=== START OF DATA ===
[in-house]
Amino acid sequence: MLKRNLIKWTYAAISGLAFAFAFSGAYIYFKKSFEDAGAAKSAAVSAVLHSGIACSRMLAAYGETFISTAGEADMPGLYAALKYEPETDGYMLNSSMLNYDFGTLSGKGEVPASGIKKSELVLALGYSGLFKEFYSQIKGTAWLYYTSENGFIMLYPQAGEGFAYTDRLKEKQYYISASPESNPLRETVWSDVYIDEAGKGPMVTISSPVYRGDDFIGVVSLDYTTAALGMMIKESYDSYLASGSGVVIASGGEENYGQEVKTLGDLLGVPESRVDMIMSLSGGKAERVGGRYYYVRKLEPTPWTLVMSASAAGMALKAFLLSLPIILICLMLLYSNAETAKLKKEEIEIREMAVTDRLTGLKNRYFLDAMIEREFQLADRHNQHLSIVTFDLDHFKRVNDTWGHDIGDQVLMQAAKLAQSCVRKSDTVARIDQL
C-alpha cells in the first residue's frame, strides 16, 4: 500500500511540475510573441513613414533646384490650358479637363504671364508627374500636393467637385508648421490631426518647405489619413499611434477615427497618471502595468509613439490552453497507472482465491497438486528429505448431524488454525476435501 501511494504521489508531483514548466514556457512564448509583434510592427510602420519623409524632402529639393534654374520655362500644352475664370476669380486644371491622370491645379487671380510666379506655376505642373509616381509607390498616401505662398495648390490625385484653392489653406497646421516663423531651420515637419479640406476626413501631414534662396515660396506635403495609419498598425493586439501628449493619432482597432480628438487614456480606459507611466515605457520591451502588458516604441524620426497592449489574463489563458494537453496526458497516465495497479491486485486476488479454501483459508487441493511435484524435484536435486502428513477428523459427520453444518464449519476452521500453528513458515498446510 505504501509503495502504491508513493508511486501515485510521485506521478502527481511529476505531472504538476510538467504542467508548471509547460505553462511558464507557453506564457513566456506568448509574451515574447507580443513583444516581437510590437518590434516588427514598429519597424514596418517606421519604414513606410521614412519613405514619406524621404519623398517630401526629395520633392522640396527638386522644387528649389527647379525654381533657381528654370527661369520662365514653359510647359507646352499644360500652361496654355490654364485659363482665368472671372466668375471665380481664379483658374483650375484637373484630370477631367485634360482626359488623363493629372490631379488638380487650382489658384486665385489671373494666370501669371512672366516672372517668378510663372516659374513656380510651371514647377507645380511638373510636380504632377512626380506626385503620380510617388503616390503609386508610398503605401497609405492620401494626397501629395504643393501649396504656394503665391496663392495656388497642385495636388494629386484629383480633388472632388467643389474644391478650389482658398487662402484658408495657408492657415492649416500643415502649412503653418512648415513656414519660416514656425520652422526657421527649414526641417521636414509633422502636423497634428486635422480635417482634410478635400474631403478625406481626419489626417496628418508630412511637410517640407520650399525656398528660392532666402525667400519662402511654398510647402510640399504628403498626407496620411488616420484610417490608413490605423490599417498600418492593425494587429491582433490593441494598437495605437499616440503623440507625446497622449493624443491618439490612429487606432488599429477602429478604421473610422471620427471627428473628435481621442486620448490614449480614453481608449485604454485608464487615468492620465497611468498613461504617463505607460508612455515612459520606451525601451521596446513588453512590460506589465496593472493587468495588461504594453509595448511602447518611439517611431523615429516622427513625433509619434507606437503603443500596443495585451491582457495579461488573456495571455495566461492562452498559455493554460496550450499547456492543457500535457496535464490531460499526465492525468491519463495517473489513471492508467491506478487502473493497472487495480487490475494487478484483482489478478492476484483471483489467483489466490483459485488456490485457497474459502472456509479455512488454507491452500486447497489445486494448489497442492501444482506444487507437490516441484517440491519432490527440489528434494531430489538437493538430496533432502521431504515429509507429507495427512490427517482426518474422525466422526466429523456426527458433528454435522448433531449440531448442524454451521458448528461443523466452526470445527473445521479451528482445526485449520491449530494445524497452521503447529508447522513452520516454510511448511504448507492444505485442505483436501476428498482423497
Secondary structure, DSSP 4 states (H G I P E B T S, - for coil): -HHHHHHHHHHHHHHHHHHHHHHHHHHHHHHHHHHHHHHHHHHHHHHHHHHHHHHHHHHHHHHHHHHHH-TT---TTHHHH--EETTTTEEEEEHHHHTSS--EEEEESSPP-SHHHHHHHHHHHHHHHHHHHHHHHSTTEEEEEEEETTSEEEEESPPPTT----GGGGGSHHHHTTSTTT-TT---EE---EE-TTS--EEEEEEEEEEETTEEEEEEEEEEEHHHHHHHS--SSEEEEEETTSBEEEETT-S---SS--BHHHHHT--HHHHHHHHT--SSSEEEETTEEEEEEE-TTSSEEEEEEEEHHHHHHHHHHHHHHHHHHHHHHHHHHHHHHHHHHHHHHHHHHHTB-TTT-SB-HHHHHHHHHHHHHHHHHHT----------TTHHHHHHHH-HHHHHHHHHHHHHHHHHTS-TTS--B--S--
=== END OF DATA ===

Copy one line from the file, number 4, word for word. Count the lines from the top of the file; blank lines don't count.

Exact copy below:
Secondary structure, DSSP 4 states (H G I P E B T S, - for coil): -HHHHHHHHHHHHHHHHHHHHHHHHHHHHHHHHHHHHHHHHHHHHHHHHHHHHHHHHHHHHHHHHHHHH-TT---TTHHHH--EETTTTEEEEEHHHHTSS--EEEEESSPP-SHHHHHHHHHHHHHHHHHHHHHHHSTTEEEEEEEETTSEEEEESPPPTT----GGGGGSHHHHTTSTTT-TT---EE---EE-TTS--EEEEEEEEEEETTEEEEEEEEEEEHHHHHHHS--SSEEEEEETTSBEEEETT-S---SS--BHHHHHT--HHHHHHHHT--SSSEEEETTEEEEEEE-TTSSEEEEEEEEHHHHHHHHHHHHHHHHHHHHHHHHHHHHHHHHHHHHHHHHHHHTB-TTT-SB-HHHHHHHHHHHHHHHHHHT----------TTHHHHHHHH-HHHHHHHHHHHHHHHHHTS-TTS--B--S--